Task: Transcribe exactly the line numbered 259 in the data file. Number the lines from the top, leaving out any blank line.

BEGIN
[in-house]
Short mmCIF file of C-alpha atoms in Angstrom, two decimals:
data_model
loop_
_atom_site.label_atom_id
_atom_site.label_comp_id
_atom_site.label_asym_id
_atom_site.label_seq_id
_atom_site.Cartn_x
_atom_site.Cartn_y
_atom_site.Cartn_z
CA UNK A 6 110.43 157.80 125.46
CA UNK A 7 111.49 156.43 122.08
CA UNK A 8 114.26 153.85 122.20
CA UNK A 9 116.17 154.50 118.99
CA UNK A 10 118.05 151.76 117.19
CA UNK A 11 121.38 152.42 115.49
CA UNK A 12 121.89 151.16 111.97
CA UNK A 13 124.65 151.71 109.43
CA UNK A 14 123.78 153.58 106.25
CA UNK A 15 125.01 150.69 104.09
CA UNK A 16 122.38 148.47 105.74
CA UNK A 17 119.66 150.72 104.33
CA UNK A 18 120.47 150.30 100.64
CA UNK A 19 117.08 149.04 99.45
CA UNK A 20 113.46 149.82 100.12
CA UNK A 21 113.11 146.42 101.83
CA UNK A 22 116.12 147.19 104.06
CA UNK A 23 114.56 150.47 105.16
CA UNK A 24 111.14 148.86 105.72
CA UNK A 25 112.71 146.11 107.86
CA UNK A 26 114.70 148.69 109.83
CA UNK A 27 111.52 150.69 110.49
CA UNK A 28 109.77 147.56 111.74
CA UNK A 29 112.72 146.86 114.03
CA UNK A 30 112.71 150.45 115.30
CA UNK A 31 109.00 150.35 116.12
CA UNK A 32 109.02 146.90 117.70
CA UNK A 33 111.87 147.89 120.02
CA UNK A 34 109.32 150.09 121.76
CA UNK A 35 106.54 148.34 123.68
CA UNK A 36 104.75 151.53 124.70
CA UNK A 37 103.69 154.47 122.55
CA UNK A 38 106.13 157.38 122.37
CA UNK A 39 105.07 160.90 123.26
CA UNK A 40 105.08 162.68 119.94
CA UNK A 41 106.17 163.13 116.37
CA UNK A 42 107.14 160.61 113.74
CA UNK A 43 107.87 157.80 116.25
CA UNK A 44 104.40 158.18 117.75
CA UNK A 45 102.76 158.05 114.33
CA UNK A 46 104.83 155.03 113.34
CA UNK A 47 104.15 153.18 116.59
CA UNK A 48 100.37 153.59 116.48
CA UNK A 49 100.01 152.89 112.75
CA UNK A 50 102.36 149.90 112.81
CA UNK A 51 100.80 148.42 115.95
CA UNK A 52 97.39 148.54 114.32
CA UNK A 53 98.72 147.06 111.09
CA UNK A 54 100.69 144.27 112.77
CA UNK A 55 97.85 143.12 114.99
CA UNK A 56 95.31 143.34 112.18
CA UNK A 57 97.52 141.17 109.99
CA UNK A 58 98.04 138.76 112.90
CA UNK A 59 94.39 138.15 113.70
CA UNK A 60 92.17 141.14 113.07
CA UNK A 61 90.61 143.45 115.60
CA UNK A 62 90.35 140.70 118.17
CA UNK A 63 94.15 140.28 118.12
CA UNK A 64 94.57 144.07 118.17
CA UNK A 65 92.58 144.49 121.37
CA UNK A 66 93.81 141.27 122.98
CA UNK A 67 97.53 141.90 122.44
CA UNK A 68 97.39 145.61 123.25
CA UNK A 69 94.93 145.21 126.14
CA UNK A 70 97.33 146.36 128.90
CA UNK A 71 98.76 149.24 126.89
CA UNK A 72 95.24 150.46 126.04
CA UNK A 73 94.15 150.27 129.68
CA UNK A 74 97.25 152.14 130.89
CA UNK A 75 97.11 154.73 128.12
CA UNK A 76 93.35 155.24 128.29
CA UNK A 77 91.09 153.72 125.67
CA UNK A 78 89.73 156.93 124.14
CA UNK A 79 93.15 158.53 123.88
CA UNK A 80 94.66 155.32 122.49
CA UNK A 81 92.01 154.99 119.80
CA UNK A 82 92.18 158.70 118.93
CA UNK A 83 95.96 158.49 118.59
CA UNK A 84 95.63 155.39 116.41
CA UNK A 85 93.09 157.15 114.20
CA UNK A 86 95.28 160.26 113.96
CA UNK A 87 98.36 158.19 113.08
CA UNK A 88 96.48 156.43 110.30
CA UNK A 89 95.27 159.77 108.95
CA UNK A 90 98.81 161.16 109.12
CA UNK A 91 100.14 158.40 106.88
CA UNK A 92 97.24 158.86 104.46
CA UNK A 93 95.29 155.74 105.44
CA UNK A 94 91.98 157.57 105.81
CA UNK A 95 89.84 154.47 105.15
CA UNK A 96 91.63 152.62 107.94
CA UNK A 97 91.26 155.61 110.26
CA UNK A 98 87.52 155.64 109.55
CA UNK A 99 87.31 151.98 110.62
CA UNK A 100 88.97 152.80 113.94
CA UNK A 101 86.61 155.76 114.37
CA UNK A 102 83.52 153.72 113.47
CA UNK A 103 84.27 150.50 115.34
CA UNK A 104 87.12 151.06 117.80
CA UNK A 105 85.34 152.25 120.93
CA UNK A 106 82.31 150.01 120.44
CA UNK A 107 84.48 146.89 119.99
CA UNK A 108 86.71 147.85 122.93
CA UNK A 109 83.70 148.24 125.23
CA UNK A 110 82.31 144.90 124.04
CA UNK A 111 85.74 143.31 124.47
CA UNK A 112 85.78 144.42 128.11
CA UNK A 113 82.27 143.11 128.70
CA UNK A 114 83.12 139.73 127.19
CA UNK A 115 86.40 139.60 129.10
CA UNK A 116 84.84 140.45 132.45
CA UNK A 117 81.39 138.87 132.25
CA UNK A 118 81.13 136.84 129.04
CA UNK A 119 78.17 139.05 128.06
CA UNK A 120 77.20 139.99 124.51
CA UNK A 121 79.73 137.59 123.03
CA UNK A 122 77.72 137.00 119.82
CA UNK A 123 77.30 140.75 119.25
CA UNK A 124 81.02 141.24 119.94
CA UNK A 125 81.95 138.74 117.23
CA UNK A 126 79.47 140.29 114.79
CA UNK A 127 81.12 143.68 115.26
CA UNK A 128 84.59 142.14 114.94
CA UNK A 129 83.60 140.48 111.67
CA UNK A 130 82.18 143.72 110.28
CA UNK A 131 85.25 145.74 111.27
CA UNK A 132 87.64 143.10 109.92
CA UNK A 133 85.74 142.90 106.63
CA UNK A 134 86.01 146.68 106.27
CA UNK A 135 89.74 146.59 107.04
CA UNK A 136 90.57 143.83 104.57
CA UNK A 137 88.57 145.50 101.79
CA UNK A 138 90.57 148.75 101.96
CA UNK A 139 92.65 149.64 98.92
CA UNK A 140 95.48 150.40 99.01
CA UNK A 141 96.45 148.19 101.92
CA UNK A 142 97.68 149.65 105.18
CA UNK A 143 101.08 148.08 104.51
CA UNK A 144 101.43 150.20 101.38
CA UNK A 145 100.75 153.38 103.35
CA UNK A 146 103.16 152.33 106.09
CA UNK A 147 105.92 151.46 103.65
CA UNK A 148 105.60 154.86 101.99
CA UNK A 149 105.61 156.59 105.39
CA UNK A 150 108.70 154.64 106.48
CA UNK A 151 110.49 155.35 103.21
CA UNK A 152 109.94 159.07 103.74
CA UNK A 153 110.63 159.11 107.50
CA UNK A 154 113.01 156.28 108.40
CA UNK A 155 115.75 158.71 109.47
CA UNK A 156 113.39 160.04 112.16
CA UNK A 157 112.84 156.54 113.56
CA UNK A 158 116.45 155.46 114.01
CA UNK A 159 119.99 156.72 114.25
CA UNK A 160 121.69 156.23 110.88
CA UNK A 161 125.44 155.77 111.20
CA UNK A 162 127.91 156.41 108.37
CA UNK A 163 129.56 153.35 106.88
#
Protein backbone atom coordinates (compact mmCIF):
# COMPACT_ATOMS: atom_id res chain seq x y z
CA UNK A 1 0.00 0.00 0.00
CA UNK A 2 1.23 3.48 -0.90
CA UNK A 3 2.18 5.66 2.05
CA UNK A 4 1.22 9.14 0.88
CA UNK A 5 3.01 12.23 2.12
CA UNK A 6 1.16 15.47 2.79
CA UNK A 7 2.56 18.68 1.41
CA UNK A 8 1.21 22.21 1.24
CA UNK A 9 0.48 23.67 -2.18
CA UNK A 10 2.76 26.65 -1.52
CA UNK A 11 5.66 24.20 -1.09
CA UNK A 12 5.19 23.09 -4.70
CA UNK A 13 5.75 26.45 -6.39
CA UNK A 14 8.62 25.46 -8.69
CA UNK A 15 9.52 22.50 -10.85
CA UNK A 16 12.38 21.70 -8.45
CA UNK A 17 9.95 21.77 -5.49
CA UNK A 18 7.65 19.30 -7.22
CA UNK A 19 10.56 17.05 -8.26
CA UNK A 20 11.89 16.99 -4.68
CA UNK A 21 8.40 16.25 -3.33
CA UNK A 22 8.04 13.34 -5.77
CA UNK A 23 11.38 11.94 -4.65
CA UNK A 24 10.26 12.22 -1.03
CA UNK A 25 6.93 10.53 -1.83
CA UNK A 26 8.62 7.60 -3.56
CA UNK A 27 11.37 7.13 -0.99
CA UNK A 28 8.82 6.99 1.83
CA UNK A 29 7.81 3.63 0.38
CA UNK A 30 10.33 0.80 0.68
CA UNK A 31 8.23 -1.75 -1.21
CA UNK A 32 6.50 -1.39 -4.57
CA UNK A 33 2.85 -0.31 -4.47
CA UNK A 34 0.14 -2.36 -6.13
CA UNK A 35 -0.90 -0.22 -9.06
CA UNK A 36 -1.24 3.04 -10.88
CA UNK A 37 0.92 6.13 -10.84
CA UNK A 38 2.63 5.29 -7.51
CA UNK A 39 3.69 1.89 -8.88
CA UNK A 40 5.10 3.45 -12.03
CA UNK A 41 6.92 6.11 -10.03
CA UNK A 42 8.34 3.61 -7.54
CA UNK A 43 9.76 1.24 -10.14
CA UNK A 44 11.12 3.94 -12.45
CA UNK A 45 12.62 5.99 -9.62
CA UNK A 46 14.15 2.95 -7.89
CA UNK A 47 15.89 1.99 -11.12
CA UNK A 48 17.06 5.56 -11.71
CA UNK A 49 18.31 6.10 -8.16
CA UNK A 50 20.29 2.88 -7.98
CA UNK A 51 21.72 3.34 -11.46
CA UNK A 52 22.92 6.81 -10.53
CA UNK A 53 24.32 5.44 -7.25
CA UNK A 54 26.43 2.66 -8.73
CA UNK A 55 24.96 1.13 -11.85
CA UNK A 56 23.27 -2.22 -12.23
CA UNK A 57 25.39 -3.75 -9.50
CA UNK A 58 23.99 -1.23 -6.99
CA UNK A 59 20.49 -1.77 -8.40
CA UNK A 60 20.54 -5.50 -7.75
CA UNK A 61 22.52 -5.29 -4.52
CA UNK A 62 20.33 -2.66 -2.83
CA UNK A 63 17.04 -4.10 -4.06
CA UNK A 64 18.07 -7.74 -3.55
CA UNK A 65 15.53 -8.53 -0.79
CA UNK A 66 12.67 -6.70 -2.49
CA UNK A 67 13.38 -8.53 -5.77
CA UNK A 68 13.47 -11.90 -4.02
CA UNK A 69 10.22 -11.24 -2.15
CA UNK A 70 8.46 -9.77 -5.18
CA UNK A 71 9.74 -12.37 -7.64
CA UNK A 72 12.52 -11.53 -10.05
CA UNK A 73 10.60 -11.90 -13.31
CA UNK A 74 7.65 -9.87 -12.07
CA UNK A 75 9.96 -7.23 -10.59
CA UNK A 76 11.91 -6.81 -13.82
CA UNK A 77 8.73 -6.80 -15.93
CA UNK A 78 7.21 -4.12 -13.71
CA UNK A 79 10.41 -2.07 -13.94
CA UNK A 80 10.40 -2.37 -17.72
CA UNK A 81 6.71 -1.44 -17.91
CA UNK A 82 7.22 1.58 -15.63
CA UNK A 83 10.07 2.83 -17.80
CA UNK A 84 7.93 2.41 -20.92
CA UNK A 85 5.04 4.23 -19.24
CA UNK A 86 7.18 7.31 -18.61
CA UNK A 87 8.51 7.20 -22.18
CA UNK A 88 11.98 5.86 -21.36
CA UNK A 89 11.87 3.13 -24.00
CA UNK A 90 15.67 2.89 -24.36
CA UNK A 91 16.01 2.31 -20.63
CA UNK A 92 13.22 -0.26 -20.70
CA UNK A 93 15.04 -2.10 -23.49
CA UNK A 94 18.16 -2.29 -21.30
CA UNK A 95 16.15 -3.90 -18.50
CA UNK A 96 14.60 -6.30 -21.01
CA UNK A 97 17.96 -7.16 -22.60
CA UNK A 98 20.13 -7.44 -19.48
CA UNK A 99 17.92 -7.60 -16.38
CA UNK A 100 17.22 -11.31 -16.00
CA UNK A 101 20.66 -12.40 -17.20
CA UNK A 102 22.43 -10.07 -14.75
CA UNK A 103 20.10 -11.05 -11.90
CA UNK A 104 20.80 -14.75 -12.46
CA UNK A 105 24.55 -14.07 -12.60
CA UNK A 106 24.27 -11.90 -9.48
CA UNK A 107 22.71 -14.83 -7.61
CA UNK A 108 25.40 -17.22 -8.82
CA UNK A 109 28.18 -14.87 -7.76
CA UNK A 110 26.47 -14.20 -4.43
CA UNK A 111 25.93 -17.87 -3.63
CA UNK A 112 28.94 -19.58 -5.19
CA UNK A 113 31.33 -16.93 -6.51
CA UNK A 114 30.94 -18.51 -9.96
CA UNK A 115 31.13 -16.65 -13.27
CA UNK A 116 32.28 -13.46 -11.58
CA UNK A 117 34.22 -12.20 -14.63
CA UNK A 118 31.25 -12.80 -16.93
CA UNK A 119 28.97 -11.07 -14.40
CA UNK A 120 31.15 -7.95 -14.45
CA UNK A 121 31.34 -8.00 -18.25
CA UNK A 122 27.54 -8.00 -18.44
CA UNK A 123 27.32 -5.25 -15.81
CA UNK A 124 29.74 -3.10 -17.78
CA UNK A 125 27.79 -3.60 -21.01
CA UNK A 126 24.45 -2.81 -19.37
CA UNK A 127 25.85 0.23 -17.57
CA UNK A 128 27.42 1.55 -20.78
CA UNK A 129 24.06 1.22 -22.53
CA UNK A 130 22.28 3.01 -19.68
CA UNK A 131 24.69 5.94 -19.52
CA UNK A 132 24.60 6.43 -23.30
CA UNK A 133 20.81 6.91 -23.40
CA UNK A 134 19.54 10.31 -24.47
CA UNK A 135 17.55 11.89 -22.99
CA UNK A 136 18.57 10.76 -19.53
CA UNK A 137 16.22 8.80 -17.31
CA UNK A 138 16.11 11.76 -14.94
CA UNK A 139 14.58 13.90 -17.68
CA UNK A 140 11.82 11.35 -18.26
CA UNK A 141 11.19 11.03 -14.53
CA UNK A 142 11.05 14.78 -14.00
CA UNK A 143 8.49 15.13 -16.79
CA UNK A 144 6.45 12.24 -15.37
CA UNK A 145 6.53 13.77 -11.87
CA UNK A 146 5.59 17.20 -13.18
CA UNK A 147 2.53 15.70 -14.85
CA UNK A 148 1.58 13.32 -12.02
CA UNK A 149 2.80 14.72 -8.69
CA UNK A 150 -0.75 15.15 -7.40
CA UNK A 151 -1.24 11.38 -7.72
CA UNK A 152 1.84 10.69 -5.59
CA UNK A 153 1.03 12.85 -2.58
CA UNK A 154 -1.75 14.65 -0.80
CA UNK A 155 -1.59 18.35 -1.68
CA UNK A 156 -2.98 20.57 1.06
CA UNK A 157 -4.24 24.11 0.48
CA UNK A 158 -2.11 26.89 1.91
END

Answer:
CA UNK A 87 8.51 7.20 -22.18